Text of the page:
Discussion:
Improving Scalability via Block Time Decrease
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Jonathan Sterling via bitcoin-dev
2017-10-19 06:52:48 UTC
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The current ten-minute block time was chosen by Satoshi as a tradeoff
between confirmation time and the amount of work wasted due to chain
splits. Is there not room for optimization in this number from:

A. Advances in technology in the last 8-9 years
B. A lack of any rigorous formula being used to determine what's the
optimal rate
C. The existence of similar chains that work at a much lower block times

Whilst I think we can all agree that 10 second block times would result in
a lot of chain splits due to Bitcoins 12-13 second propagation time (to 95%
of nodes), I think we'll find that we can go lower than 10 minutes without
much issue. Is this something that should be looked at or am I an idiot who
needs to read more? If I'm an idiot, I apologize; kindly point me in the
right direction.

Things I've read on the subject:
https://medium.facilelogin.com/the-mystery-behind-block-time-63351e35603a
(section header "Why Bitcoin Block Time Is 10 Minutes ?")
https://bitcointalk.org/index.php?topic=176108.0
https://bitcoin.stackexchange.com/questions/1863/why-was-the-target-block-time-chosen-to-be-10-minutes

Kind Regards,

Jonathan Sterling
Adán Sánchez de Pedro Crespo via bitcoin-dev
2017-10-19 13:41:51 UTC
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Blockchains with fast confirmation times are currently believed to
suffer from reduced security due to a high stale rate.

As blocks take a certain time to propagate through the network, if miner
A mines a block and then miner B happens to mine another block before
miner A's block propagates to B, miner B's block will end up wasted and
will not "contribute to network security".

Furthermore, there is a centralization issue: if miner A is a mining
pool with 30% hashpower and B has 10% hashpower, A will have a risk of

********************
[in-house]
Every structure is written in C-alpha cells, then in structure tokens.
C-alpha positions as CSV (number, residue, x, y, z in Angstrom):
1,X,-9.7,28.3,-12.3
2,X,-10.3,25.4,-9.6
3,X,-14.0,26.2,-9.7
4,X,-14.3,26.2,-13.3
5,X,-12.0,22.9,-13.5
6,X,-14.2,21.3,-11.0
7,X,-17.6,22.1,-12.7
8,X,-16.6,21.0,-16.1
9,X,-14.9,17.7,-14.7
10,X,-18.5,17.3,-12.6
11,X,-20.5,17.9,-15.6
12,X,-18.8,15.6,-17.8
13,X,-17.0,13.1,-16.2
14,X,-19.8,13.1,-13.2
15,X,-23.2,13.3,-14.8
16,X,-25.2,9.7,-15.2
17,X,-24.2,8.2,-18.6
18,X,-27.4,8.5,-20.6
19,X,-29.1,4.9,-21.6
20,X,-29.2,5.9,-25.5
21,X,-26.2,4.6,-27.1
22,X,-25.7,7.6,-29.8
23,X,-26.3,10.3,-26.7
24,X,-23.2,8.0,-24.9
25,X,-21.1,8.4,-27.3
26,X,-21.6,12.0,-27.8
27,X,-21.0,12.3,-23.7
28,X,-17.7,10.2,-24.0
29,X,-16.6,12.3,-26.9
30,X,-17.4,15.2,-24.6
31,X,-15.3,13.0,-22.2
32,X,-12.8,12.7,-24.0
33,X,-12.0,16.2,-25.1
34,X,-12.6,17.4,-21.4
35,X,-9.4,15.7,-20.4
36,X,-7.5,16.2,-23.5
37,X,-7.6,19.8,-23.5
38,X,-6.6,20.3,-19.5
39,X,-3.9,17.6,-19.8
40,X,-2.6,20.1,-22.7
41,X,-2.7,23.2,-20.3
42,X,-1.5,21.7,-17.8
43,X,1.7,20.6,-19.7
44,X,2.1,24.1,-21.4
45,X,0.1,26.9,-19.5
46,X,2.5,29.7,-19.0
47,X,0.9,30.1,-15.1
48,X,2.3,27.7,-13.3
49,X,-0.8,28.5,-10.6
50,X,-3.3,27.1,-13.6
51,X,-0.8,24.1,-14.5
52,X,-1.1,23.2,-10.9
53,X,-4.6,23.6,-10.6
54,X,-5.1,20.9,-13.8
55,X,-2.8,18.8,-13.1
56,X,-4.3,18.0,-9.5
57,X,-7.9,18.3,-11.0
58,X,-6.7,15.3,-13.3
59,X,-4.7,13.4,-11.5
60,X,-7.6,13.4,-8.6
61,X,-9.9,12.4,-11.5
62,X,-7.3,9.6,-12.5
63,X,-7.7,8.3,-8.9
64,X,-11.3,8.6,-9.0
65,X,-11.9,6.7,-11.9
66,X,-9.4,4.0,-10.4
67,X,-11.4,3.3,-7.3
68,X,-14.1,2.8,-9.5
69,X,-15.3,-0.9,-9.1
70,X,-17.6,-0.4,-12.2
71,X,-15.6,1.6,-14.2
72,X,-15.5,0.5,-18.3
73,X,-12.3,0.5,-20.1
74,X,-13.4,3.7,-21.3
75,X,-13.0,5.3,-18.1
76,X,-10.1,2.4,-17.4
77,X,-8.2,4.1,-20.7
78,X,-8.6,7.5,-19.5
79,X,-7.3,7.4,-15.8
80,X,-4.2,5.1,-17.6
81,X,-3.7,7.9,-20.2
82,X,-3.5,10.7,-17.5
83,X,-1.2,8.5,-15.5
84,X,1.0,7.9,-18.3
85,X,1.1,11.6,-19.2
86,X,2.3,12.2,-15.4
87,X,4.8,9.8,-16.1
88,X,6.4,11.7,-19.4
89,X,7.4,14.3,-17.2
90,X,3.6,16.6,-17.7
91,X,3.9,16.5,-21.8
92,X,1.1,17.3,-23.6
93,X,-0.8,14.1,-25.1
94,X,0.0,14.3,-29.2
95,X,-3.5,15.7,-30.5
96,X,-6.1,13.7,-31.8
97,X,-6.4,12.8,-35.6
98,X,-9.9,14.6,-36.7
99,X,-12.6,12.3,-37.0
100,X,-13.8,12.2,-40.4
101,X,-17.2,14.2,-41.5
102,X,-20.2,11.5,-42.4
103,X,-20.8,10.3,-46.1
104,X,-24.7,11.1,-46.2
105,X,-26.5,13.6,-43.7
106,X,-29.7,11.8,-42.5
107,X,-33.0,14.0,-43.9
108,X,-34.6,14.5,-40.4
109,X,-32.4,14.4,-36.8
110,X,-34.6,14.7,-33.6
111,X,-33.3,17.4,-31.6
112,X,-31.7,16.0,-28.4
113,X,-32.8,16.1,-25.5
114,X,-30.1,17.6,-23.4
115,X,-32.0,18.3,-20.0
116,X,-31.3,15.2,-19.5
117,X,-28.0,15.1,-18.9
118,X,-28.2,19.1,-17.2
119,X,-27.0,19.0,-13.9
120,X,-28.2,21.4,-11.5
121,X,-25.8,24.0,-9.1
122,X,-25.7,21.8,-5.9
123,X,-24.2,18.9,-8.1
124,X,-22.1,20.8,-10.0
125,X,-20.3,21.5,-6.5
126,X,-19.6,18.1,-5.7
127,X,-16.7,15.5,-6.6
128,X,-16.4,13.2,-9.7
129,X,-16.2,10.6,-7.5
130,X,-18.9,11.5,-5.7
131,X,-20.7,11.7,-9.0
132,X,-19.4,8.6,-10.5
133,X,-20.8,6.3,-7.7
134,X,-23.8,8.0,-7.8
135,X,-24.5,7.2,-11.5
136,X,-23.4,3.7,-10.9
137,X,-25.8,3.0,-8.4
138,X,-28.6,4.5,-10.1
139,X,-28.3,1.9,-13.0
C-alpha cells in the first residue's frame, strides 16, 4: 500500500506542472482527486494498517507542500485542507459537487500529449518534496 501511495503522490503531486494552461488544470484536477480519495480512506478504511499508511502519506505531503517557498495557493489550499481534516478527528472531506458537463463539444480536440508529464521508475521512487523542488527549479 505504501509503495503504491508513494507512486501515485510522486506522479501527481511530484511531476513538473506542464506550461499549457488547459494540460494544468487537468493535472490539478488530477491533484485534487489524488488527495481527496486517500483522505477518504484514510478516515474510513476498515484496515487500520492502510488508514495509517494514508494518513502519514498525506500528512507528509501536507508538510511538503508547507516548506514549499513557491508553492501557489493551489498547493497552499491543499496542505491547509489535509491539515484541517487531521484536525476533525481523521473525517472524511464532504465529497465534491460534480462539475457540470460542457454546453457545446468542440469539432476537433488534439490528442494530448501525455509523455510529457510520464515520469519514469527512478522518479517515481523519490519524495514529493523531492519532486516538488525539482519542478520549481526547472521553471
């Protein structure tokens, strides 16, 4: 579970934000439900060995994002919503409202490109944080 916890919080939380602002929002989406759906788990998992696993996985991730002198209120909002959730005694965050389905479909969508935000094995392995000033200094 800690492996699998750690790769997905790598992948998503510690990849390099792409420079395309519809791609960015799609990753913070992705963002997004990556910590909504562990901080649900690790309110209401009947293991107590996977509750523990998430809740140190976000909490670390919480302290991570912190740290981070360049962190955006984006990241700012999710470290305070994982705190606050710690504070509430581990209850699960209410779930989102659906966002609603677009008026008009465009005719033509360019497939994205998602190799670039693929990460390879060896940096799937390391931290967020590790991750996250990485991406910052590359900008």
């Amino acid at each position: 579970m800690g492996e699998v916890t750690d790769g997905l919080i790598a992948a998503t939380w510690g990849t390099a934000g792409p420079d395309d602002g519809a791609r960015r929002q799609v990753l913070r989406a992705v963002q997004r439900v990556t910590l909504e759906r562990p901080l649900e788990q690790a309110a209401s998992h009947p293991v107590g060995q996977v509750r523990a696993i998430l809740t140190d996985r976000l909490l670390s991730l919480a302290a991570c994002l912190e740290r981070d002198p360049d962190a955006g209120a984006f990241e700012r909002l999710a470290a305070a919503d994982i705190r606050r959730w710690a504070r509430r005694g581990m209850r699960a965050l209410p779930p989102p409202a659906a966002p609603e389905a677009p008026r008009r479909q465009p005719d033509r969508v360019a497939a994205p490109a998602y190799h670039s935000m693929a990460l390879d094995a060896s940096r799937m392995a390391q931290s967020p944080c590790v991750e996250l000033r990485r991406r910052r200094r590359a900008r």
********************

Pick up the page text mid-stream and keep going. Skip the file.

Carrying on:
producing a stale block 70% of the time (since the other 30% of the time
A produced the last block and so will get mining data immediately)
whereas B will have a risk of producing a stale block 90% of the time.

Thus, if the block interval is short enough for the stale rate
to be high, A will be substantially more efficient simply by virtue of
its size. With these two effects combined, blockchains which produce
blocks quickly are very likely to lead to one mining pool having a large
enough percentage of the network hashpower to have de facto control over
the mining process.

Another possible implication of reducing the average block time is that
block size should be reduced accordingly. In an hypothetical 5 minutes
block size Bitcoin blockchain, there would be twice the block space
available for miners to include transactions, which could lead to 2
immediate consequences: (1) the blockchain could grow up to twice the
rate, which is known to be bad for decentralization; and (2) transaction
fees might go down, making it cheaper for spammers to bloat our beloved
UTXO sets.

There have been numerous proposals that tried to overcome the downsides
of faster blocks, the most noteworthy probably being the "Greedy
Heaviest Observed Subtree" (GHOST) protocol:
http://www.cs.huji.ac.il/~yoni_sompo/pubs/15/btc_scalability_full.pdf

Personally, I can't see why Bitcoin would need or how could it even
benefit at all from faster blocks. Nevertheless, I would really love if
someone in the list who has already run the numbers could bring some
valid points on why 10 minutes is the optimal rate (other than "if it
ain't broke, don't fix it").
--
Adán Sánchez de Pedro Crespo
CTO, Stampery Inc.
San Francisco - Madrid
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